In recent decades, universities have tended to augment the number and the scope of academic meetings. In one sense, this is to be welcomed. The University is about people. Scholars and researchers, lecturers and students, need to communicate. But the size of international events and the obligation to ensure that papers are to be published well before they have been written have tended to push us all into a frenzy of activity that is not entirely healthy for the contemplative life. While these kinds of events are good for networking and finding out about what other colleagues and disciplines are engaged in, they do not prepare a fertile terrain for long-term rigorous research in groups. They do not create rich long-term research relationships. They do not create the conditions required for that engaged critical thinking that must form part of any sustained activity in research circles.
For this reason, REP does not focus on promoting international conferences. Though it does engage in them, we prefer to set up series of International Workshops which are likely to help us generate ongoing exchanges between scholars from different countries specializing in various languages. Often a REP book project will involve several International Workshops with a handful of researchers rather than a single big event in which numerous academics converge without any plans to establish a sustained dialogue. Though we are interested in broadening the scope of our activities, REP’s philosophy means that we are primarily engaged in two forms of activities,
Encounters & Videoconferences
o Meetings with scholars from different countries who converge to debate a chosen ethnolinguistics question. The Rouen Workshop on Space in 2014, and Rouen’s conference Home and Homeland in 2015, and The Prague Conference on European Cultural Linguistics planned for 2016 fit into this form of events. They enable scholars to come together, to ask questions, and compare and contrast methodological approaches. These events are filmed and put on line, so as to act as a stimulus for ethnolinguists around the world.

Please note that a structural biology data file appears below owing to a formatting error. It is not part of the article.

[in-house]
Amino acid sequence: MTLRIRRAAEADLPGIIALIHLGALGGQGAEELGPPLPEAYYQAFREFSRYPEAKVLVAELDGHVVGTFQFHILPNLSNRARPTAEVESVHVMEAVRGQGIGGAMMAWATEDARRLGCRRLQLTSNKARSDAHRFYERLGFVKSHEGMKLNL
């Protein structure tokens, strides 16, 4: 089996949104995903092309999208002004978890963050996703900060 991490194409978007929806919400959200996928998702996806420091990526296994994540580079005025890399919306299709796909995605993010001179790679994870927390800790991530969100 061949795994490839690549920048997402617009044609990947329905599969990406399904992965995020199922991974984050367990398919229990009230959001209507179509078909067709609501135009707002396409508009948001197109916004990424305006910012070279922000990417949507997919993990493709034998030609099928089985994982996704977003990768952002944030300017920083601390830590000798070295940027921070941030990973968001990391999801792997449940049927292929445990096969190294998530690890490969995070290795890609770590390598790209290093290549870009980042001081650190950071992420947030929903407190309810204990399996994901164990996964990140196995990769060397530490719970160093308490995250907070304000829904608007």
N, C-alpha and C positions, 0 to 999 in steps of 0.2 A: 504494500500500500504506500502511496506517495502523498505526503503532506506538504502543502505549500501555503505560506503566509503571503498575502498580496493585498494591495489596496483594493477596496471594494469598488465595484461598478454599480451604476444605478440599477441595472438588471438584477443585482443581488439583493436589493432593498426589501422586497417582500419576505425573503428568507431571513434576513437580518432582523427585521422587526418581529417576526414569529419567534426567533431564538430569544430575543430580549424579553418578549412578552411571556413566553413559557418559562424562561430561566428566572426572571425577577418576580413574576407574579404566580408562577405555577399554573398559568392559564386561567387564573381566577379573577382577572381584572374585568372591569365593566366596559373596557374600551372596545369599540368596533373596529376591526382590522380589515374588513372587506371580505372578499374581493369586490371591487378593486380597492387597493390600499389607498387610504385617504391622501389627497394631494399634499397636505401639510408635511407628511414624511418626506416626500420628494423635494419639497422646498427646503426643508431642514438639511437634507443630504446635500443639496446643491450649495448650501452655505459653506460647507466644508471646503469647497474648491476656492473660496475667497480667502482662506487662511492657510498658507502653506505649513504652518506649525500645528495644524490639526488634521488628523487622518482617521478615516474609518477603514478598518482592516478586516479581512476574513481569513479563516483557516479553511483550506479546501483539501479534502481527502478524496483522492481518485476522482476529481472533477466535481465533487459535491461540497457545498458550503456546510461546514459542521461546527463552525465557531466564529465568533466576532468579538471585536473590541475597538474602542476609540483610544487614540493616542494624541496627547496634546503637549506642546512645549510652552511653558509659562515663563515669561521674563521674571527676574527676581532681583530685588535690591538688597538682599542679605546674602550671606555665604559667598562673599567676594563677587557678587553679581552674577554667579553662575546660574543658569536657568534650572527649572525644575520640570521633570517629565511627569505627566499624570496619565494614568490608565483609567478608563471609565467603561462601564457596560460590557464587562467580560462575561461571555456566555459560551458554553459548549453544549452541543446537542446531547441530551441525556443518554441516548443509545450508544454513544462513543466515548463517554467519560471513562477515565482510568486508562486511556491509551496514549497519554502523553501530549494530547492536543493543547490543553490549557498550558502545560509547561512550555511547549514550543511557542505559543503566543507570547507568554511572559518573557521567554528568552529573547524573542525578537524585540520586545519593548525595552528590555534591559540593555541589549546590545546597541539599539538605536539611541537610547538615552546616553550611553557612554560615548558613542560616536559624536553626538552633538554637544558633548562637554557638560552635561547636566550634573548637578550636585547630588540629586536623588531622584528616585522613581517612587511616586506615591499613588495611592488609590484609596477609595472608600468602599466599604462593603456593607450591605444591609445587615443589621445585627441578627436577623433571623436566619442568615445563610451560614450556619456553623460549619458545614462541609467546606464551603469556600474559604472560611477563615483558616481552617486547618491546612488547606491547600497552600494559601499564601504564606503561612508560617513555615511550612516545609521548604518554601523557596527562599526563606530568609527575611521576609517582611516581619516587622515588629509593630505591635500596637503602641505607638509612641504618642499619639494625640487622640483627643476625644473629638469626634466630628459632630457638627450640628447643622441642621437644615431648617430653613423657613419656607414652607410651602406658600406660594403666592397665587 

o The work REP is engaged in has been evolving over the past four years and has already enabled us to sign book contracts with prestigious publishers in English-speaking countries (Cambridge University Press, Edinburgh University Press, Ottawa University Press).
o The Books REP is interested in producing cannot include the publication of PhD theses or conference papers. Those kinds of publications are already over-represented in academia. REP is interested in setting up long-term partnerships with groups to produce books written by two, three, or at the very most, four authors. Our books will include a synthesis of existing scholarship, case studies, and glossaries of key terms from the field. Limiting the number of authors enables us to ensure coherence in terms of content, form, style and structure. And Publishers are thereby able to market more easily the final book by targeting a specific niche market to which the book makes a clear and erudite contribution. The REP website and our videoconferences support and promote these publications. And they offer us scope for exploring avenues opened up in these publications in greater detail.